Is the USFWS Low-Balling the Total Number of Duck Hunters in the U.S.?
There’s been a longstanding disparity between duck hunter numbers and the amount of duck stamps sold each year. Something doesn't add up.
Ask almost any duck hunter, and they’ll say they’re seeing more pressure in the field over recent years. But federal data indicate there actually aren’t more waterfowlers buying duck stamps. So, what gives?
From 2011 to 2018, the U.S. Fish and Wildlife Service (USFWS) sold an average of 1.5 to 1.7 million federal duck stamps a year. But according to its annual harvest reports (HIP), duck hunter numbers have been much lower, fluctuating between 800,000 to 1 million over the last decade or so. That means there are potentially 500,000 to 700,000 more stamps sold each season than there are hunters—a staggering number.
The USFWS attributes the extra sales to collectors, hunters who buy two or more stamps, passionate birders, outdoor enthusiasts, and vehement supporters of National Wildlife Refuges who value preserving bird habitat across the nation. But it remains a mystery as to who definitively purchases these stamps because the USFWS doesn’t have any hard data on individual sales.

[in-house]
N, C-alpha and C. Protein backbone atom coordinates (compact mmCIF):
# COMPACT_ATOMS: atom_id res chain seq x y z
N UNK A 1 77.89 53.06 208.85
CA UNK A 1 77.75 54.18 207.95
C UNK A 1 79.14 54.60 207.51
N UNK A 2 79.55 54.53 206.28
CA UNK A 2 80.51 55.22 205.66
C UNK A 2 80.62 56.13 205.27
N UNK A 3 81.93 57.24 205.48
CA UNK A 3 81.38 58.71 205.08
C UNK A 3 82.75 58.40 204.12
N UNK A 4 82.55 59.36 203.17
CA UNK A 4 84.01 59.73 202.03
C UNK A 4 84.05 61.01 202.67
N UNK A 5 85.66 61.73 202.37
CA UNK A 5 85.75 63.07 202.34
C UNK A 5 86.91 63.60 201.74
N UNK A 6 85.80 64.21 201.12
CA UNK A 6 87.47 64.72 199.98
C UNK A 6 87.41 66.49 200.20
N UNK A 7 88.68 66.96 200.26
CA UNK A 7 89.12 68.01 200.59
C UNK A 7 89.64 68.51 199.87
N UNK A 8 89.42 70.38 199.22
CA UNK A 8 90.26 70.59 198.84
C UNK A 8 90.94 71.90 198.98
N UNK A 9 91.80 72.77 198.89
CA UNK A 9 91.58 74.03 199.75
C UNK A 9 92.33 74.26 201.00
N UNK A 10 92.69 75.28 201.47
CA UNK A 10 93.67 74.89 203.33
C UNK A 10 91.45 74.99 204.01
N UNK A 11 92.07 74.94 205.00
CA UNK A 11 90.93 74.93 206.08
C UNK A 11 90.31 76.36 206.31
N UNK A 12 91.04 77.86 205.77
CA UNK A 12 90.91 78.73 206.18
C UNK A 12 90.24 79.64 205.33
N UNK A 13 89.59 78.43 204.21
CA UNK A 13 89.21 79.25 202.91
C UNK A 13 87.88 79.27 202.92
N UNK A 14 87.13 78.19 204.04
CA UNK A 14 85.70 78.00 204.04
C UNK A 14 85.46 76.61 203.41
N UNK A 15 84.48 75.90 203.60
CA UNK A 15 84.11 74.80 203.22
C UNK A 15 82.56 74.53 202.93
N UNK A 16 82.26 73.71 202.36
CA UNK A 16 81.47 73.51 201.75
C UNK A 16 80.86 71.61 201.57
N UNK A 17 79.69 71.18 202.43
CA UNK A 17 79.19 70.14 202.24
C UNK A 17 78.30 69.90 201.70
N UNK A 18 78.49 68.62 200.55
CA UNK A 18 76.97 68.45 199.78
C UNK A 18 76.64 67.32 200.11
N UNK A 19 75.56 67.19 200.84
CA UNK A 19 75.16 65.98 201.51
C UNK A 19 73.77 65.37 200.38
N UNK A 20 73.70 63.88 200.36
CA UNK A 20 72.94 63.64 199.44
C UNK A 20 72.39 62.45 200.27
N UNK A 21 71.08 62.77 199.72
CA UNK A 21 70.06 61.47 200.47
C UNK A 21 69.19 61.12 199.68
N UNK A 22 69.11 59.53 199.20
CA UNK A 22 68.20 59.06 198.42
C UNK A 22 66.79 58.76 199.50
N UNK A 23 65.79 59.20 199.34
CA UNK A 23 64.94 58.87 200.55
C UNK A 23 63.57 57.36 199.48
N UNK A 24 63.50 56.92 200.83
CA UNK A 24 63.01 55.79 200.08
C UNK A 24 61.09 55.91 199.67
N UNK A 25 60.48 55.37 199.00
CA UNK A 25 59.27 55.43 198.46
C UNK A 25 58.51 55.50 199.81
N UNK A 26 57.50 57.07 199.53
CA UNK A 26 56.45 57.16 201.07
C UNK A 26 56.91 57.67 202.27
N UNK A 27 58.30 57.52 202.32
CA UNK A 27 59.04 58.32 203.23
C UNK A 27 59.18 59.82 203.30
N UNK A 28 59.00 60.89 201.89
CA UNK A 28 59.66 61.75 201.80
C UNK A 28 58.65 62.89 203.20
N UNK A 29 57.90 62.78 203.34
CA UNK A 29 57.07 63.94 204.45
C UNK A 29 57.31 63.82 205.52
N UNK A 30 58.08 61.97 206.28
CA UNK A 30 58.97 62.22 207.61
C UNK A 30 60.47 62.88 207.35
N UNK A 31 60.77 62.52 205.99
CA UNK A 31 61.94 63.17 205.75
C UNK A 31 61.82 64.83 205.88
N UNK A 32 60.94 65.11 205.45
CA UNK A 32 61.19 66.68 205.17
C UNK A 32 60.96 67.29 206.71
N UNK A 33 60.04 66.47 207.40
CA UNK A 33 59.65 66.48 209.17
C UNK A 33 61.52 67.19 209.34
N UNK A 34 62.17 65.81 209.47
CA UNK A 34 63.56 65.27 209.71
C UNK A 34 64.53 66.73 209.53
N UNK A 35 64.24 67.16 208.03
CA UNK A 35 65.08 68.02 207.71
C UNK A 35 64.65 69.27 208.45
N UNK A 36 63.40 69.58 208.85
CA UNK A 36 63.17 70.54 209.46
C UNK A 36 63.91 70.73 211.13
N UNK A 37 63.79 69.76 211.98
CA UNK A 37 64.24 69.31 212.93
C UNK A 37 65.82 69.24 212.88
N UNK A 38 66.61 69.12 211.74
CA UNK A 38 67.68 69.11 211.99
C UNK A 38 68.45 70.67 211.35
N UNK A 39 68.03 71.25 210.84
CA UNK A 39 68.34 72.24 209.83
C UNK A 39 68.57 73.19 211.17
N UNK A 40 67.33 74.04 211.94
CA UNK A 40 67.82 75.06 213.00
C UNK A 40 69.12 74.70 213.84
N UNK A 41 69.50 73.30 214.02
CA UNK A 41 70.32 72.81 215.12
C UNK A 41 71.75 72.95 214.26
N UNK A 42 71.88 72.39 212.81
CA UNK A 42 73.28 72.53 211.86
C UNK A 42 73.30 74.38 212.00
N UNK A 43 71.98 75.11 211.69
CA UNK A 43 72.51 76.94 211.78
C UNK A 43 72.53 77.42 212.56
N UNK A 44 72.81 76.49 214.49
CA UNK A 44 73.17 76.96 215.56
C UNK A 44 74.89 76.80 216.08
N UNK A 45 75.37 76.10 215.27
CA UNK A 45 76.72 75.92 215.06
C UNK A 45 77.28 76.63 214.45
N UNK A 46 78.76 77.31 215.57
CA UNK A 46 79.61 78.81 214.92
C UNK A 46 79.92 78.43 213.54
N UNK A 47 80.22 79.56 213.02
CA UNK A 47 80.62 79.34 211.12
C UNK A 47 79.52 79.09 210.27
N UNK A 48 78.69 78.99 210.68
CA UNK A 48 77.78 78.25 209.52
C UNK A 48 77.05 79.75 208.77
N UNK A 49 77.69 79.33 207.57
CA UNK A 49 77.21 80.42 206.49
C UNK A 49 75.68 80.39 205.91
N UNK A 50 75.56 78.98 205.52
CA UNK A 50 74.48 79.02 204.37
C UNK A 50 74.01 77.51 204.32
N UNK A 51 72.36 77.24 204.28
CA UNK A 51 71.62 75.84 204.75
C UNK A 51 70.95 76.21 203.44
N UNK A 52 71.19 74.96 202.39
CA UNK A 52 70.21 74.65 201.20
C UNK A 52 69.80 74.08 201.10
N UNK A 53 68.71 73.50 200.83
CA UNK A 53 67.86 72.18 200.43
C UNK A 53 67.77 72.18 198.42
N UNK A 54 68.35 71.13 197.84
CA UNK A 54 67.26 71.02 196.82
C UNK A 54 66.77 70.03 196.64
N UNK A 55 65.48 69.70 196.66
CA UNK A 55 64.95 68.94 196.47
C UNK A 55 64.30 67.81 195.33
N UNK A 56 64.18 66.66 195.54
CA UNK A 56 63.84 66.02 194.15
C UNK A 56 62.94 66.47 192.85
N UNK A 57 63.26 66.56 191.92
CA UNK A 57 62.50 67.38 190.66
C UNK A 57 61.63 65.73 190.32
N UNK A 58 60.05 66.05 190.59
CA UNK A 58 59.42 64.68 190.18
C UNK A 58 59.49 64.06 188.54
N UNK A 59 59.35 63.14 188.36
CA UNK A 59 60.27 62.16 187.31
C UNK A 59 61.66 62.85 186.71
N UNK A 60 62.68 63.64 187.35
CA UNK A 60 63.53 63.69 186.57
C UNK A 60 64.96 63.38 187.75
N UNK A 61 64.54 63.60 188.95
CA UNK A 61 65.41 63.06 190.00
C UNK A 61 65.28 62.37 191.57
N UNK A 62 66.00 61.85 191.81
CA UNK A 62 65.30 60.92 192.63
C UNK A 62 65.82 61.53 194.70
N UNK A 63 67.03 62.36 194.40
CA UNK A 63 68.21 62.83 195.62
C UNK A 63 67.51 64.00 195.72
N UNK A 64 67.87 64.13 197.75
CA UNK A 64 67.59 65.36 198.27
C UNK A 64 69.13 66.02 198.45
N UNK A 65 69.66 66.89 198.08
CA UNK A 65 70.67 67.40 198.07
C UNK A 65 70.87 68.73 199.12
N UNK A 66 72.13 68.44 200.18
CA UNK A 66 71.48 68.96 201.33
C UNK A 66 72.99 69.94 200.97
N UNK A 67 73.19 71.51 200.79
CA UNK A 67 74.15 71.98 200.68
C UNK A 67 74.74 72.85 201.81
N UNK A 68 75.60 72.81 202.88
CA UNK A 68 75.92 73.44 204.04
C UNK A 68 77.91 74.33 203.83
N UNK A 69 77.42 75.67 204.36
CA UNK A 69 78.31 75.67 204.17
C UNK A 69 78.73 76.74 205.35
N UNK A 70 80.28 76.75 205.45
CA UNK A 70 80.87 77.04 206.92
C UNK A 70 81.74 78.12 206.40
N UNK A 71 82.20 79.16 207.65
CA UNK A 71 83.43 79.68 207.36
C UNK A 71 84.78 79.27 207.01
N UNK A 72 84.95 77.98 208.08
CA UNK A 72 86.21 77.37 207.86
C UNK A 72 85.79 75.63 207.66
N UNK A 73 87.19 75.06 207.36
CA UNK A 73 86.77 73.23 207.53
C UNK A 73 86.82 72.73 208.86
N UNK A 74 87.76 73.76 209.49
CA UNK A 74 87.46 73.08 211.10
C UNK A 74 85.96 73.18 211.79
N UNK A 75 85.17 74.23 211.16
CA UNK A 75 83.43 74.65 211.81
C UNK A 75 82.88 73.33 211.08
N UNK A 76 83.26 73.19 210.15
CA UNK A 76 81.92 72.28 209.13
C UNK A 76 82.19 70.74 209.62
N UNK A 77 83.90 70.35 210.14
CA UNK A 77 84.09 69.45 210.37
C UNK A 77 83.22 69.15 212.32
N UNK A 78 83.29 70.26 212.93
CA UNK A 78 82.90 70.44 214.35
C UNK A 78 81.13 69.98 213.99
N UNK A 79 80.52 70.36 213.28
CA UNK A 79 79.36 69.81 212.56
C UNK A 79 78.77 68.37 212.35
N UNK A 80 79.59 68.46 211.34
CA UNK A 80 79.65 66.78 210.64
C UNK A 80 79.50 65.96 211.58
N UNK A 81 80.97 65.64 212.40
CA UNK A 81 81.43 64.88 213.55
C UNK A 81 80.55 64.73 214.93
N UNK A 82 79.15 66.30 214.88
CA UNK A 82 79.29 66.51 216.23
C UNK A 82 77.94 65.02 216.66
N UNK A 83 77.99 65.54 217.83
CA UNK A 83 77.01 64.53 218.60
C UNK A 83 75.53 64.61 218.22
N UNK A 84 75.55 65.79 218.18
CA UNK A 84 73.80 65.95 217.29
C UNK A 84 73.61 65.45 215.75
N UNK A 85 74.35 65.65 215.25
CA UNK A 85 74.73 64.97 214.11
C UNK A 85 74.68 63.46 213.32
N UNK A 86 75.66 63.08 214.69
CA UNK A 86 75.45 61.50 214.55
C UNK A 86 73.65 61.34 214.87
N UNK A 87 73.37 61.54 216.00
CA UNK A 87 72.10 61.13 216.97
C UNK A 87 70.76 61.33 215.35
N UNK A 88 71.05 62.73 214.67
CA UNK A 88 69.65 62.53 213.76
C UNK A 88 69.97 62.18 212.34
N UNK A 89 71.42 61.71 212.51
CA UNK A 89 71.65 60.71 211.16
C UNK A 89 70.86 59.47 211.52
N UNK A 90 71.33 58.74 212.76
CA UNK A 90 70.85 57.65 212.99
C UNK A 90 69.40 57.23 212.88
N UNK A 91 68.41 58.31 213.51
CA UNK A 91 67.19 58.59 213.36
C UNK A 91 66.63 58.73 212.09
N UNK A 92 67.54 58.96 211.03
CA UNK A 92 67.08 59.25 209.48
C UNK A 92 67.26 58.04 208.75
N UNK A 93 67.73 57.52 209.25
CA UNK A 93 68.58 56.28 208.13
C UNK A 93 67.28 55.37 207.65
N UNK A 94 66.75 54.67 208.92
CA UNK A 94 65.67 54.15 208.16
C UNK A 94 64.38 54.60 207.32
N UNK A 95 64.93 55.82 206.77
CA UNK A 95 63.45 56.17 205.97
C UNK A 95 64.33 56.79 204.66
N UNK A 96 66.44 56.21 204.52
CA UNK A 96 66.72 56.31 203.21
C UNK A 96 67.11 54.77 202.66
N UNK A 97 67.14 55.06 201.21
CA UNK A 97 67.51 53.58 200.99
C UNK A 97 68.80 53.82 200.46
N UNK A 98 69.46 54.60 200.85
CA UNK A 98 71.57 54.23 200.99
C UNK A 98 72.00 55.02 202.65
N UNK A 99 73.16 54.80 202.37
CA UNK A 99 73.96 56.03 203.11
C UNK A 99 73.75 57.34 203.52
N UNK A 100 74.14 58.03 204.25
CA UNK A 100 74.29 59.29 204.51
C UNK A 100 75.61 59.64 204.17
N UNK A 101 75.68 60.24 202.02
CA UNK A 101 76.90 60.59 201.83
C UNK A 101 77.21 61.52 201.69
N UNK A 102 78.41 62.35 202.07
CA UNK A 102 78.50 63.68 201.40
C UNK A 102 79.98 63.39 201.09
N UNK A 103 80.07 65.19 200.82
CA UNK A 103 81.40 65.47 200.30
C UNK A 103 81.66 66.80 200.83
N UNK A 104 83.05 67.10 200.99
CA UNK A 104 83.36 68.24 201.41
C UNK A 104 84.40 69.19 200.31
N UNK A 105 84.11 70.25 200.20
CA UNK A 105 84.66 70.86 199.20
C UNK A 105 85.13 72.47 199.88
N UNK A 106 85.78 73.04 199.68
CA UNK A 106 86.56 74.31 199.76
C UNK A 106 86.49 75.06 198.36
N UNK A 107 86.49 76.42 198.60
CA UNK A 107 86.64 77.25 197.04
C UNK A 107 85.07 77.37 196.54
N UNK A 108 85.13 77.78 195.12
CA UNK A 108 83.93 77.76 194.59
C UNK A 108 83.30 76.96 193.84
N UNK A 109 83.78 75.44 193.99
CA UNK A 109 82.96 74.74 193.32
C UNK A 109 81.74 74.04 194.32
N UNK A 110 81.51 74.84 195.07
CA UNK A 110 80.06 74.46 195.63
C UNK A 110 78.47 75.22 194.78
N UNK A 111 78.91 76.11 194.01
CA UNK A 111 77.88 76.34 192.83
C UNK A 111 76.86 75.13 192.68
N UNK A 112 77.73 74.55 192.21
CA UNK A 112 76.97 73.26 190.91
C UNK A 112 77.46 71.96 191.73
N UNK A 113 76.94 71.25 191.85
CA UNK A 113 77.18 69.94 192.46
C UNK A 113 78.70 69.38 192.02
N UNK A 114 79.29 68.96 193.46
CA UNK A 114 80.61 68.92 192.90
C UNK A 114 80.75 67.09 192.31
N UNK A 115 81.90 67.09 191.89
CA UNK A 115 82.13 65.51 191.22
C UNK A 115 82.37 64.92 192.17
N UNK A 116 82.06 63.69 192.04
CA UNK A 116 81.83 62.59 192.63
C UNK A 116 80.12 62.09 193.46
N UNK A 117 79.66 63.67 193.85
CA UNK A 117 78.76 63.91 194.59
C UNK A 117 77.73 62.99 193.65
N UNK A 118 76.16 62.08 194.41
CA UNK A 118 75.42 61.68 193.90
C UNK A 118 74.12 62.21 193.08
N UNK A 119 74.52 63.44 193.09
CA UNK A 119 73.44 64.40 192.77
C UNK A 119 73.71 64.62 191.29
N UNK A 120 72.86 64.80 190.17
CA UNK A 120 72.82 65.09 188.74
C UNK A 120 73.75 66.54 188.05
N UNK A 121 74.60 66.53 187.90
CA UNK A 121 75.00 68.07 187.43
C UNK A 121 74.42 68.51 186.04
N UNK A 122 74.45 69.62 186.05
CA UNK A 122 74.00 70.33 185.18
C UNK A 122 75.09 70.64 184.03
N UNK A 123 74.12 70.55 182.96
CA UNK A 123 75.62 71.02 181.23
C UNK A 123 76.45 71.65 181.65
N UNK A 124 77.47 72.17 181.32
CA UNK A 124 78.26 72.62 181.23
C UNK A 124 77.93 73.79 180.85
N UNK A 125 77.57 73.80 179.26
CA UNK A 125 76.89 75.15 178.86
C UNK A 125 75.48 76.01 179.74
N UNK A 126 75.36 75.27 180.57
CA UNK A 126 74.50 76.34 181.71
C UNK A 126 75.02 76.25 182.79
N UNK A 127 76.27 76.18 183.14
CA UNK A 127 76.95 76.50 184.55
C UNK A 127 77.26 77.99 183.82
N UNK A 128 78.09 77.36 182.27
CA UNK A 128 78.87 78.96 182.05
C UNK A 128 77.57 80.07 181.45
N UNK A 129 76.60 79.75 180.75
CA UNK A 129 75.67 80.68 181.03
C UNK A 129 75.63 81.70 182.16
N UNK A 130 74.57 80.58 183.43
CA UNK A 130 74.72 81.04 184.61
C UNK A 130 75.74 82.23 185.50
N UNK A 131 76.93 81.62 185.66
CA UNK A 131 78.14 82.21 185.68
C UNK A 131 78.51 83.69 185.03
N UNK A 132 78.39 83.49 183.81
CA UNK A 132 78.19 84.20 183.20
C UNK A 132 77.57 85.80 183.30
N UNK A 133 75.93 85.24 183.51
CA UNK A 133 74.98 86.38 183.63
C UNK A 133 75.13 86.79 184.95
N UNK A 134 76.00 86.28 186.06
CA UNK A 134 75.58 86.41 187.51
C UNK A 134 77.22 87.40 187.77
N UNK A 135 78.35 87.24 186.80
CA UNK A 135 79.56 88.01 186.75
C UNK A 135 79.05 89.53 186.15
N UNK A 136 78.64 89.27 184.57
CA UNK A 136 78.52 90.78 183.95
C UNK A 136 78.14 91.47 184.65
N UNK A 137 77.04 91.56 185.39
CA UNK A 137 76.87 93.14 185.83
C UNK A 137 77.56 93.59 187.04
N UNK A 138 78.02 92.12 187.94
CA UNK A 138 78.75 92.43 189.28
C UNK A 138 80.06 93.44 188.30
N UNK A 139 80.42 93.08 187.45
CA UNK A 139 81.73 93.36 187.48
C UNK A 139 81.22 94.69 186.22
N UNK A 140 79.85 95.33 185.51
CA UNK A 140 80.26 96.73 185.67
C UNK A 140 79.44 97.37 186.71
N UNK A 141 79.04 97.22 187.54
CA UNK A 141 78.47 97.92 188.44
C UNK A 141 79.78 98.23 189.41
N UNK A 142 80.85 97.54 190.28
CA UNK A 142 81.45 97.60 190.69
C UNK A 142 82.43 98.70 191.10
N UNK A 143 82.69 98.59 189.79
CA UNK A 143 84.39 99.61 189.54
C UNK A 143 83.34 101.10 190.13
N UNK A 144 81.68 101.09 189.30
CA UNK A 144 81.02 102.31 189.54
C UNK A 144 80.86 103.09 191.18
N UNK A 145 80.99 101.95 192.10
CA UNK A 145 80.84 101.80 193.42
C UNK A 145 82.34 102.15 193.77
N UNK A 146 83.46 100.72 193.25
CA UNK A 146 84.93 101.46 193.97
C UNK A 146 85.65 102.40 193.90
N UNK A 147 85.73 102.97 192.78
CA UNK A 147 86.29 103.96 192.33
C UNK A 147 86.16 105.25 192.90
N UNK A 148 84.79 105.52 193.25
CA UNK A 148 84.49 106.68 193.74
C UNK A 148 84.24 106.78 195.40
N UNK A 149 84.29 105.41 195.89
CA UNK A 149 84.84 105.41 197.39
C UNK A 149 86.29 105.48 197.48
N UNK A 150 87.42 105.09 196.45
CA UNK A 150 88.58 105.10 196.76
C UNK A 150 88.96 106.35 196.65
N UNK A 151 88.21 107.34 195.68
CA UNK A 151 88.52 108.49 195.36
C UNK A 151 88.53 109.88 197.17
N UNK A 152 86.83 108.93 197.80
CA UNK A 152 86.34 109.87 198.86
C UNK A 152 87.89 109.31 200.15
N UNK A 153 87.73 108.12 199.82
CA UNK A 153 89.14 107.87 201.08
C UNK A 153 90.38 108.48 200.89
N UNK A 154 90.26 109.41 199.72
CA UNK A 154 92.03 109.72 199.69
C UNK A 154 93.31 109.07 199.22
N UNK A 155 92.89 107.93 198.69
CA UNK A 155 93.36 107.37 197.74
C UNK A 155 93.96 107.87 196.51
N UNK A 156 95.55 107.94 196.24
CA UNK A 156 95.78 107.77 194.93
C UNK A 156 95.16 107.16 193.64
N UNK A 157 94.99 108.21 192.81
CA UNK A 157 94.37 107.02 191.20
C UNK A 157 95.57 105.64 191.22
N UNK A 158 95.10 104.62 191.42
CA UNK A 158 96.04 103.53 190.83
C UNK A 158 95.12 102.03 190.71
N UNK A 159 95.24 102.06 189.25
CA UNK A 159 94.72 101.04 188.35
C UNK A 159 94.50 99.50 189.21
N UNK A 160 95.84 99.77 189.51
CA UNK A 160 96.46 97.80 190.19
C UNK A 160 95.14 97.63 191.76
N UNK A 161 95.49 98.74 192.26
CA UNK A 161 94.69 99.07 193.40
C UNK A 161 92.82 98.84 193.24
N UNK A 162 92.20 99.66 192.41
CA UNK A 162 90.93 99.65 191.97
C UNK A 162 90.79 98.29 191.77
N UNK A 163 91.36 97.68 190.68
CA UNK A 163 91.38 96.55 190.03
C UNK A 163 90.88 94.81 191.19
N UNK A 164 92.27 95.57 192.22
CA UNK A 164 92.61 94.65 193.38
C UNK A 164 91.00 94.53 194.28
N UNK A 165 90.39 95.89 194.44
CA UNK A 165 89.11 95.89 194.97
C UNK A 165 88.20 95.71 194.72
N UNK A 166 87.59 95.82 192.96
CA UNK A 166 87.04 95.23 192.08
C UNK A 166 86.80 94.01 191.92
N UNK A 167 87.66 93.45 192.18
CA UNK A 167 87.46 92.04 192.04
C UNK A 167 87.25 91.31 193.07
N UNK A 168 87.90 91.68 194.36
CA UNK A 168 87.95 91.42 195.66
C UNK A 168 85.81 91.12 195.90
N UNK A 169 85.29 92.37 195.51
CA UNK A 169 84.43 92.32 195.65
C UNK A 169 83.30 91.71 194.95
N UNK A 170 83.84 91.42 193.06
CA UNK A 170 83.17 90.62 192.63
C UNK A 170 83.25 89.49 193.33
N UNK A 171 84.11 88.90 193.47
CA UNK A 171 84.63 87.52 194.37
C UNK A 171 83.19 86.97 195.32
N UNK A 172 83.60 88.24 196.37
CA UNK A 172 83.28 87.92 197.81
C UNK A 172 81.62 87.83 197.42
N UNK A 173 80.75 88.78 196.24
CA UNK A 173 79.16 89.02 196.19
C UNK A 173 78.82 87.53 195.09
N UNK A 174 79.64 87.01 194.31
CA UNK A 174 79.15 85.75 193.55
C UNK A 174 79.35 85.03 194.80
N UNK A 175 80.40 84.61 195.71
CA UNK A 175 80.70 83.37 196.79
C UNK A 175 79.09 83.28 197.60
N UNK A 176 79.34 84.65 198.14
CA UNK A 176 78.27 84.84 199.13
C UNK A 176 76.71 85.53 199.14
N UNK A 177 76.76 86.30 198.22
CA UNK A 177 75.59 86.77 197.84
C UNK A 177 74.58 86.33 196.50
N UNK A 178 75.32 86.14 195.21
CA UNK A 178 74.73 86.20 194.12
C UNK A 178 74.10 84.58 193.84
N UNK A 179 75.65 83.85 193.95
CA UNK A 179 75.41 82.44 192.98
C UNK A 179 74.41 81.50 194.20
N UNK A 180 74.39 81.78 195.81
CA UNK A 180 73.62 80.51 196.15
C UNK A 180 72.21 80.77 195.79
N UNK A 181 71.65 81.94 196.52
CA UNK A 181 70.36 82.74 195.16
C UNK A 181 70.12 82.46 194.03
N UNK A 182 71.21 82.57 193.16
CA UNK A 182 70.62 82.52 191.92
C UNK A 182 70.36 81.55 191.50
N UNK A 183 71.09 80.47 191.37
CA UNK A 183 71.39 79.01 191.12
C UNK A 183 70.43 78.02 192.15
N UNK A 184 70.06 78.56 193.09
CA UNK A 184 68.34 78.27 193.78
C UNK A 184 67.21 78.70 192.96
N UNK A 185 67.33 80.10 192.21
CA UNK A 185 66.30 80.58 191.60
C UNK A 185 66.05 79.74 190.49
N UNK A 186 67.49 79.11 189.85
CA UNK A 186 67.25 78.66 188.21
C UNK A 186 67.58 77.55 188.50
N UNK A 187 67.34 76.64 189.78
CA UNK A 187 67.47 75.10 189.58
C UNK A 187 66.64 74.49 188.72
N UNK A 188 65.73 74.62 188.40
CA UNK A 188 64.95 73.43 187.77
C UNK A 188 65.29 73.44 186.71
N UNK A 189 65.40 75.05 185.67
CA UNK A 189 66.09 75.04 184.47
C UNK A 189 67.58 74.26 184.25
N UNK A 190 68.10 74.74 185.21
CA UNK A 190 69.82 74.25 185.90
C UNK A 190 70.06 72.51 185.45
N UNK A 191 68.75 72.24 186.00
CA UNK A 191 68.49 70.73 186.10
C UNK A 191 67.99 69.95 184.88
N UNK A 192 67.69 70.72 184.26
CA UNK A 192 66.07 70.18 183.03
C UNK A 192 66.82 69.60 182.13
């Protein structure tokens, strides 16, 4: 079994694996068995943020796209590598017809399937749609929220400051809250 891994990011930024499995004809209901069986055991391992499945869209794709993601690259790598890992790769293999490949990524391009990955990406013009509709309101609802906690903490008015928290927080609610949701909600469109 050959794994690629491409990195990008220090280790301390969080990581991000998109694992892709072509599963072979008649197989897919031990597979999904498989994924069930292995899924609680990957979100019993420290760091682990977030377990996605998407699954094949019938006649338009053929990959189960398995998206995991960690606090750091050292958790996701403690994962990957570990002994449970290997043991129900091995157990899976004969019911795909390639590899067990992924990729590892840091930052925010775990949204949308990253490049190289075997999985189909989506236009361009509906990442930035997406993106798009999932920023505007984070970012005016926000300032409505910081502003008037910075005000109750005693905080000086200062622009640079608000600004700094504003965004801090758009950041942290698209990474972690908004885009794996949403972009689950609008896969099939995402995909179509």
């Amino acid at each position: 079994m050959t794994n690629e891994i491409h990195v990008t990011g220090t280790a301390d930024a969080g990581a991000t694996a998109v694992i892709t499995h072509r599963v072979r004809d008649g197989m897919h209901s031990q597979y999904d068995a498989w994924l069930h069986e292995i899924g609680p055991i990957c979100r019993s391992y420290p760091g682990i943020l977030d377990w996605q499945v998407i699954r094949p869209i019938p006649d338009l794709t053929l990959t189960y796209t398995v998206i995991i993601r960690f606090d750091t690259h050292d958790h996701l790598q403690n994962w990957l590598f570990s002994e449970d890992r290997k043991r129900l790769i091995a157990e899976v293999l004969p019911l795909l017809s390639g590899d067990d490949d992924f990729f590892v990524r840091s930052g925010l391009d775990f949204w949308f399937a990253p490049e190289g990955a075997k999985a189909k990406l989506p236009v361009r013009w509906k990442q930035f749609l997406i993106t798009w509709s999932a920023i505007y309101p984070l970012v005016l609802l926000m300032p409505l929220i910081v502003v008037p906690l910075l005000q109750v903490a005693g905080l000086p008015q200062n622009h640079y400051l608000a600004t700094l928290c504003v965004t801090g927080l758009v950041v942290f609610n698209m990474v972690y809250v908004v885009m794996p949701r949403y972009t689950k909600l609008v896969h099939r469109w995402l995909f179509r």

So, who is buying all these extra stamps? Does the disparity in stamps bought and the number of estimated duck hunters in the U.S. mean there are more waterfowlers than the USFWS reports? I talked to some of the leading experts in conservation and waterfowling to find out.
Why Do Duck Stamp Sales and Hunter Numbers Matter?
The continued disparity between duck stamp sales and hunter numbers has both puzzled and frustrated duck hunters for years. The USFWS continues to estimate that the amount of participation is trending down. In 1970 there were more than 2 million duck hunters, according to the USFWS, and there are definitely far less than that today, but how many fewer hunters go afield is up for debate.
Duck stamp sales remain steadily (and significantly) higher than the number of U.S. duck hunters. Many waterfowlers don’t understand how there can be such a wide gap between the two estimates, especially when so many of them see more hunters in the marsh each fall. Overcrowding has become an issue in many duck hunting locations. It has gotten so bad in Arkansas that the state actually limits the number of days non-residents can hunt WMAs and also the actual dates they are allowed to hunt those management areas.